6. It is really difficult to find the right opera/opera production to use as a child’s intro to the art, so I have a modicum of sympathy for the teacher. I was totally fortunate San Diego Opera had a school outreach program that included my elementary school. My first opera was Hoffman with Beverly Sills and Norman Treigle. I saw the very Fille du Regiment La Cieca has linked us to on this very site as my third opera. Lucky, lucky me.

    When it came to starting my daughter on opera, though, that has been a problem. Her first opera (age 4) was a local production of Butterfly directed by Licia Albanese. We left after the first act, so her first impression was of beautiful music and colorful costumes (score one for me).

    Next, though, we went to see Hansel & Gretel at SFO. That was nearly the last opera I could take her to: all monochrome, regie theater with a huge open mouth and bloody teeth for the backdrop. Weehee. The ^%$&$&* witch didn’t even fly. Interesting to me as a theater fanatic, not so great for a 6 year old.

    I suppose I should be grateful I didn’t have to explain giant phalli or angelic urination.

    At nearly ten the girl is a great, seasoned audience member, but when I scan the season each year it is very difficult to choose. So far, for those of you patient enough to have read this far, she has loved everything she has seen, but she was particularly taken with the Zhandra Rhodes designed Pecheurs (naturally).

    Of course not everyone is happy to see a child in the theater (she has very good manners, but I get it), but Juan Diego Florez flirted charmingly with her at a cd signing, so it about equals out.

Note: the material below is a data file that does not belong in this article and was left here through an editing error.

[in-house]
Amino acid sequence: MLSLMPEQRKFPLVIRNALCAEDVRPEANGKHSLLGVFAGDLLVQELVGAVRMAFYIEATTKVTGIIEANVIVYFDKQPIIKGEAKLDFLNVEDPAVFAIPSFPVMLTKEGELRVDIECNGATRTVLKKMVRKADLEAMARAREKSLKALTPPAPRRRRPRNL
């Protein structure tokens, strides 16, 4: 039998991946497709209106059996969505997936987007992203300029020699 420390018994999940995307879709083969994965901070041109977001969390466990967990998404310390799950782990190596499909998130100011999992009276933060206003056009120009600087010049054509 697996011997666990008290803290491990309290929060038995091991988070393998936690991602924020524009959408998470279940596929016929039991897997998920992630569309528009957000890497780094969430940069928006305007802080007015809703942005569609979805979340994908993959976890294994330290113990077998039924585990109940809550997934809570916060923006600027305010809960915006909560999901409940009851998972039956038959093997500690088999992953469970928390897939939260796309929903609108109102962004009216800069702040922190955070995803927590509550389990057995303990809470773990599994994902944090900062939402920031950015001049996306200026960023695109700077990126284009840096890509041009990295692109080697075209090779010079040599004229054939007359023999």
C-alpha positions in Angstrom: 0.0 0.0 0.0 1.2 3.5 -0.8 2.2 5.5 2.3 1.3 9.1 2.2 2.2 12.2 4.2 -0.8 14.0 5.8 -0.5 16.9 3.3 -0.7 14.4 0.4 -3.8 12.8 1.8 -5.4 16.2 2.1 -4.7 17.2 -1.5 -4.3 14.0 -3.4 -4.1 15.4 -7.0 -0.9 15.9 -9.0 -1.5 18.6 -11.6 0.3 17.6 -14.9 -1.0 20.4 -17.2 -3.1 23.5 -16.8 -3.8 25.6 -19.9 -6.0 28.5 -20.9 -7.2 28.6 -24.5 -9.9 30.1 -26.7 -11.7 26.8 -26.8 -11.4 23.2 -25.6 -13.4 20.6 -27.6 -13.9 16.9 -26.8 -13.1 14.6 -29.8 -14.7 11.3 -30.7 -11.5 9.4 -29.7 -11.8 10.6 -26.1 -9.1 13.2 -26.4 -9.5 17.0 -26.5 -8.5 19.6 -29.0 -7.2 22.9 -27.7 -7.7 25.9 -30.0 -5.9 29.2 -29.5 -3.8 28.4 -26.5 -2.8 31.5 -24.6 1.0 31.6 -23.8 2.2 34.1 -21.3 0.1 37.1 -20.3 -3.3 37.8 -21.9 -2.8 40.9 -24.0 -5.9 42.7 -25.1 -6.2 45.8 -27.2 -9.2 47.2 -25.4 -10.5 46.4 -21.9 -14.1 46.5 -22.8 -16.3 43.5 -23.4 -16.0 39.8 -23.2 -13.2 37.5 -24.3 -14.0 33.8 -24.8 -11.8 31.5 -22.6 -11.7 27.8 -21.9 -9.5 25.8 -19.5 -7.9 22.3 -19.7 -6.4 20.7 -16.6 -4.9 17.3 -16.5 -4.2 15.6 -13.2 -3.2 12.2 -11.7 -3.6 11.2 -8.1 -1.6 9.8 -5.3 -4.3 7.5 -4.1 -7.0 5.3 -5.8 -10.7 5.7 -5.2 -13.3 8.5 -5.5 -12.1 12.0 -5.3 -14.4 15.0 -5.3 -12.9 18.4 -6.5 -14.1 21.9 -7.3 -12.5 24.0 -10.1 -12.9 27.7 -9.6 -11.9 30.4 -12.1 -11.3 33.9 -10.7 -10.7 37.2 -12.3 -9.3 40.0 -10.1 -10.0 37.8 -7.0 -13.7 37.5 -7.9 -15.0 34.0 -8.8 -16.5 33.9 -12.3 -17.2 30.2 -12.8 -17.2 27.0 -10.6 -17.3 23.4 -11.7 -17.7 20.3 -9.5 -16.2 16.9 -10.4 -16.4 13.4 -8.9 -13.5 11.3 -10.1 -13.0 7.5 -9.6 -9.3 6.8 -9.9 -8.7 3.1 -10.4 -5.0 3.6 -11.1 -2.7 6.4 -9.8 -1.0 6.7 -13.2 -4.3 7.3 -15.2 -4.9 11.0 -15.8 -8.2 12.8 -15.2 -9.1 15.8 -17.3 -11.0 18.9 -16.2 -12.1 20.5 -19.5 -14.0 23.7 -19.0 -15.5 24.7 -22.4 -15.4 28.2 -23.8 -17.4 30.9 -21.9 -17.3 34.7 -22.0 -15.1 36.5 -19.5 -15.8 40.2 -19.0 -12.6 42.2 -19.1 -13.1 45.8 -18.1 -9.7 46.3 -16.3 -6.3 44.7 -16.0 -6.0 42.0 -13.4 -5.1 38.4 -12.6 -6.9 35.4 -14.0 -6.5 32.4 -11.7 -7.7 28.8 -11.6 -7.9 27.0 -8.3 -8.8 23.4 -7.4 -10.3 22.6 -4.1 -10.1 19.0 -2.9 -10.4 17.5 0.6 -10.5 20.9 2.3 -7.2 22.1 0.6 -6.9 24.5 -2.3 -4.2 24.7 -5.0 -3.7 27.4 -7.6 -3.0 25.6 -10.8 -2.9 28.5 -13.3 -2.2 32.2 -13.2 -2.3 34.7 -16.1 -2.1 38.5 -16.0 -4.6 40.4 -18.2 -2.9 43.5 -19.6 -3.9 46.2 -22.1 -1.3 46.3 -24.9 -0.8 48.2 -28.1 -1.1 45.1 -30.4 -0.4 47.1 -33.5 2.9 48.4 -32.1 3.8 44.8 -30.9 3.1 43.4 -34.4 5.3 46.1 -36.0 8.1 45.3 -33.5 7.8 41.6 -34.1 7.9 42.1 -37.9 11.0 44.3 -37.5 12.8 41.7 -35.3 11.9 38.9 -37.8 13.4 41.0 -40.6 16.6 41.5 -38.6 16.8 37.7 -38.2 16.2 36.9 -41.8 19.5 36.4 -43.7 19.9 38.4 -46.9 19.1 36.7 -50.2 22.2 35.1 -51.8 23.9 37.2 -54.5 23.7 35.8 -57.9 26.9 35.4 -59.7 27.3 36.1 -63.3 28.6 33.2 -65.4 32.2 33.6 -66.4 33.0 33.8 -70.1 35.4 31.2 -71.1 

7. rysanekfreak Says:

    A few years ago, I went to a San Francisco “Wozzeck.”

    I didn’t really want to see “Wozzeck,” but it was starring Hildegard Behrens, whom I wanted to see, and was being done without intermission, so I knew that once it started, I could get through it.

    When I was waiting for the elevator, two men came to wait, followed by a gentleman and a little girl who looked to be ten years old in a charming white Easter dress and straw bonnet. One of the men complimented her on her outfit but asked her if “Wozzeck” was really an appropriate opera for a little girl to see.

    In snooty tones usually heard only from aged opera queens, she replied that each season she got to see three operas of her choice and she had chosen “Wozzeck” because she was interested in “the serious theater” that it promised.
    The two gentlemen complimented her bravery.

    I had planned on going directly to my seat, but I had to hit the bar first, wondering what this girl will be asking to see when she hits her twenties and thirties!

  8. In the early fifties when I was four years old my mother used to play the piano and sing “One Fine Day” so it became very familiar to me- especially as Father recounted seeing it onstage in Italy during the war with the skeleton of the story.
    I was intrigued that she “killed herself” at the end so when “the movie” of it came to our small village to be shown once on a Wednesday night at 8pm, (well after my bedtime), I begged my parents to be taken to see it. I still remember the both of them telling me it had no talking in it and I would hate it or I would talk – and that would be unexceptable etc. With a solemn promise I wouldn’t utter a word, they took me- and couldn’t believe how I sat there in silence throughout, enthralled. So began my life long obsession with opera.
    I wonder if anyone remembers that film – it starred Nicolai Fillicuridi and an extremely beautiful Japanese girl whom I was later told was an actress who mimed. Years later I saw Filicuridi do it onstage and he was pretty dishy – sang well too 🙂
    I also saw the film again when I was 20 and realised the opera was cut to pieces but it still captured me. I have scoured the VHS and DVD lists to see if anyone has ever “found it” again but so far no luck. Does anyone else remember it?

  9. SDsoprano Says:

    When my daughter was 2, my mother brought her to see me sing Butterfly. I, being the fantastic mother that I am, forgot to explain to my little child that mommy kills herself at the end. So, when I crashed through the screen, she looks at my mother and asks tremulously, “What’s wrong with mommy?” My mother stuck a pacifier in her mouth and told her it was pretend and I’d be out for a bow in a moment. She saw it to be true and is now, at 6, a seasoned opera-goer. She, too, gets the looks – but really, who cares. She behaves beautifully and loves going. I did not, however, subject her to my Tosca, as I did not believe she needed to see mommy ravaged.